Caiphus Nziramasanga, who has worked in Zimbabwe’s education sector for more than four decades, says integrity is diminishing amid economic chaos.
“This is a national problem,” Nziramasanga said, “as we are not putting much emphasis on the welfare of the teacher.”
Kudzanai Mawowo’s daughter has been sick for months with an unknown disease.
The 3-year-old suffers memory loss and can’t walk. Her body aches, and she is losing weight rapidly.
Mawowo, a vegetable vendor, needed $3 500 for her daughter’s treatment and couldn’t afford the hospital costs.
So she turned to nurses in the neighbourhood who sell cheaper medicine and other medical supplies, often stolen from hospitals.
Chipo, a nurse who asked to use only her first name out of fear for her job, says she sometimes takes supplies such as bandages, razor blades and wound dressings from the hospital and resells them.
She earns $15 000 a month, and says she feels justified because the money she makes isn’t sufficient to cover food, electricity and bus fare. She’s doing it to live, she said.
Petudzai Tirivangani, who buys clothes in Tanzania and South Africa for resale in Zimbabwe, applied for a passport in 2018.
When nothing came of her application, she went another route.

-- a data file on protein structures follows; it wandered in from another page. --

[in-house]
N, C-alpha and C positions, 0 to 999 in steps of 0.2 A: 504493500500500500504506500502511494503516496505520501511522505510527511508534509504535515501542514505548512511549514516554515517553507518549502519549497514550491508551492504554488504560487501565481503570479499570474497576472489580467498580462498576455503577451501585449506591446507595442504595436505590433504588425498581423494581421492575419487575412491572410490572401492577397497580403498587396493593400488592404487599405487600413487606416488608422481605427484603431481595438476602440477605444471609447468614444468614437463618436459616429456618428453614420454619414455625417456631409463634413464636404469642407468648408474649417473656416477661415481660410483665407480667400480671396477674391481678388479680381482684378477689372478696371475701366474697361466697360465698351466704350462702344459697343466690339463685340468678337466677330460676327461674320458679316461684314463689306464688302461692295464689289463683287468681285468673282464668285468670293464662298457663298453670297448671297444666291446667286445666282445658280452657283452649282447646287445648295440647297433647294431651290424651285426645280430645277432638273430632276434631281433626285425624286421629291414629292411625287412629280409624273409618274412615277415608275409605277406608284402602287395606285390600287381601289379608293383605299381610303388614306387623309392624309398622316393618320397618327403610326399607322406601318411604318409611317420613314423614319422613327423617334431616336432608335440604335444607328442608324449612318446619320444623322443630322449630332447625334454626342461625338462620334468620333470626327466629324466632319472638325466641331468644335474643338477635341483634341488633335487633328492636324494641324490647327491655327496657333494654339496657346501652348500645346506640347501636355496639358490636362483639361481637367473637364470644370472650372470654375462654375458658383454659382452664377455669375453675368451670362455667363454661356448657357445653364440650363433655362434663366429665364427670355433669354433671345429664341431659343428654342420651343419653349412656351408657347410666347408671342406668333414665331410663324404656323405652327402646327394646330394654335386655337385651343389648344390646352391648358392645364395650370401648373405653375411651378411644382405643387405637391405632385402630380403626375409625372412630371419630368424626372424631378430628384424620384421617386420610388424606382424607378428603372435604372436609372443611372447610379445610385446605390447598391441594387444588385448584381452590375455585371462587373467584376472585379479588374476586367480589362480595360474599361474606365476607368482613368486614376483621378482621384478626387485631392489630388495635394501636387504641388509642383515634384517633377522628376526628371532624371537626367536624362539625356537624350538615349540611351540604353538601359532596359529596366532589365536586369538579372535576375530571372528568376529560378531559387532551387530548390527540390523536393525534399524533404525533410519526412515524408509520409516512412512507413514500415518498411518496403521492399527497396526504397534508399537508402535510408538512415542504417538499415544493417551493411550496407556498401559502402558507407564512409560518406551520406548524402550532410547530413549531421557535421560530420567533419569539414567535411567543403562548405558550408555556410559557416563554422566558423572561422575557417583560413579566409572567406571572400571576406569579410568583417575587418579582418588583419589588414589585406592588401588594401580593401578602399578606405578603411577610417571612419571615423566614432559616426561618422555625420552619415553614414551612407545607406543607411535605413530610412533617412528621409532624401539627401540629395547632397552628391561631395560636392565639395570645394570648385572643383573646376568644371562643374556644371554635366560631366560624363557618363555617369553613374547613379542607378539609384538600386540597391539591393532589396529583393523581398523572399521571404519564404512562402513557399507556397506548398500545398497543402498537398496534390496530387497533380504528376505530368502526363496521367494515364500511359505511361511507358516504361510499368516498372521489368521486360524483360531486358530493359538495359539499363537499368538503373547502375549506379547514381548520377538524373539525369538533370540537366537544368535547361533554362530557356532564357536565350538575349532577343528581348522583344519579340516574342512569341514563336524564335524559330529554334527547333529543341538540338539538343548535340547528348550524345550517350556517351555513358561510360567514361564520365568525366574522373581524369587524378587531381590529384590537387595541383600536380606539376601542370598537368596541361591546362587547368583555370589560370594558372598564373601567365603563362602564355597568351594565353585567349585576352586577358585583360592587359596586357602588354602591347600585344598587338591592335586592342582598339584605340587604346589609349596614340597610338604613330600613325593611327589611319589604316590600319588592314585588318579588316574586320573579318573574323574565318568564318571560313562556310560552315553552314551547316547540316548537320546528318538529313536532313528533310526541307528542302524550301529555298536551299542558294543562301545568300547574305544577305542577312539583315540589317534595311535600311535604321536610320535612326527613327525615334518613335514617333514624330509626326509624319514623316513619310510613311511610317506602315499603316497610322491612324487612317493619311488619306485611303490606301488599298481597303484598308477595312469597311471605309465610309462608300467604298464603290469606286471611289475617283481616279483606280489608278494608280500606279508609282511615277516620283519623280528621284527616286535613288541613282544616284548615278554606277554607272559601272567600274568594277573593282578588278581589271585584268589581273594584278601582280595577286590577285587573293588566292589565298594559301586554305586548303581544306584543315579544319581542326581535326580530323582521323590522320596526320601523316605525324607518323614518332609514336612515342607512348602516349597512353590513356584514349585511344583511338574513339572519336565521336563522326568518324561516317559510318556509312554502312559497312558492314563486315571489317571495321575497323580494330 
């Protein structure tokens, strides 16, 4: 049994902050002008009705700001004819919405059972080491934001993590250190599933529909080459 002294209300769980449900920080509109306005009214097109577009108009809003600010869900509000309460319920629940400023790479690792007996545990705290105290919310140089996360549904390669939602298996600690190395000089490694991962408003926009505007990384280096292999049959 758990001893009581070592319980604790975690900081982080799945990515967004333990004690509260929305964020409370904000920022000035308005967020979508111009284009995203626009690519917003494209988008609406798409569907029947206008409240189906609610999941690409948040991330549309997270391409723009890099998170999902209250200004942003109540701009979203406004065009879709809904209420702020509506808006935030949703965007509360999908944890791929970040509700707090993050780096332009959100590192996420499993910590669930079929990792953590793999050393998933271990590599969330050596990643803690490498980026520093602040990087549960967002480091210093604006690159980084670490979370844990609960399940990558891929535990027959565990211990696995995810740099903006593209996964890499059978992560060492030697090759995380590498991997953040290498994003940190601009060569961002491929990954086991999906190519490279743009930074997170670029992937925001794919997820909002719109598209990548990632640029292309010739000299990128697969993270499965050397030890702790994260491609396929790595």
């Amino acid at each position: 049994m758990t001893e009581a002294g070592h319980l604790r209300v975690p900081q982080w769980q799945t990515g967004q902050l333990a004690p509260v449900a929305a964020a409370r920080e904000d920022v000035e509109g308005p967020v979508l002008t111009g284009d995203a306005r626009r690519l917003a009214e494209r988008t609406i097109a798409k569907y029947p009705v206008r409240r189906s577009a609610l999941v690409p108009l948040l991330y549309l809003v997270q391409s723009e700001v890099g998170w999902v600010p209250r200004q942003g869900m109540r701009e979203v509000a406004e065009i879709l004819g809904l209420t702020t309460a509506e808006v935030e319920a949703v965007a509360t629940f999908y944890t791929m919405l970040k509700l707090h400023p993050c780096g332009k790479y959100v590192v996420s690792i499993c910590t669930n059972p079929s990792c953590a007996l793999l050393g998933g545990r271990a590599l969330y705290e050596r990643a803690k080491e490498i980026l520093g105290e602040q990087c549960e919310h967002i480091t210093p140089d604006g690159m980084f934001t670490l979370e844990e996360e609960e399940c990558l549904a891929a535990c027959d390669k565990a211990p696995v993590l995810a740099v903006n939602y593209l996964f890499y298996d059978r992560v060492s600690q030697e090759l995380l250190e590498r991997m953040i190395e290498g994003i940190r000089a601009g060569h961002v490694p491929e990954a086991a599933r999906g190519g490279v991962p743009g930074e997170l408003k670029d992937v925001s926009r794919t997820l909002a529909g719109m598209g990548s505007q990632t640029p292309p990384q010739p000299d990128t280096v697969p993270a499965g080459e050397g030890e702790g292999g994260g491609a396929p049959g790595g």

A relative referred her to someone at the passport office, who told her to pay $80 to accelerate the process.
Tirivangani says she felt let down by the government and helpless. To raise the money, she took on another job as a maid for seven months.
“If I hadn’t paid the initial US$80 back-door fee, I don’t think my passport would have been printed anytime soon,” she says. “Some of the people that I applied with in 2018 are still waiting.”
Brian Mukwindidza couldn’t obtain a licence plate last year for his Harare minibus because of a government backlog.
That didn’t stop police from hounding him.
“Whenever we would be stopped by the police, we knew the issue they were going to raise,” Mukwindidza said.
The government lacks the foreign currency to purchase licence plates.
The application backlog stretches to nearly 60 000, said Oscar Gorerino, chairperson of the parliamentary portfolio committee on transport and infrastructure development.
Owners of new vehicles often drive around without them.
“We devised mechanisms of either bribing the police or running away from them,” Mukwindidza said.
He quietly paid US$120 on the advice of other minibus operators. He got the plate.
Residents find it just as difficult to obtain a driver’s licence.
Daniel Moto graduated from high school and planned to get his driver’s licence before starting university.
It was a symbolic move, an accomplishment as the 19-year-old stepped into adulthood.
The licence instructor told him to pay US$60 to pass, he said.
“The money that one pays is to make the examiner turn a blind eye on the mistakes that an examinee makes while on the road.”
But he worries about a system where rules don’t matter.
“When people know that they can always pay to get a service, they don’t do their best in any situation,” Moto said.
“We will end up having lots of bad drivers.”
— Global Press Journal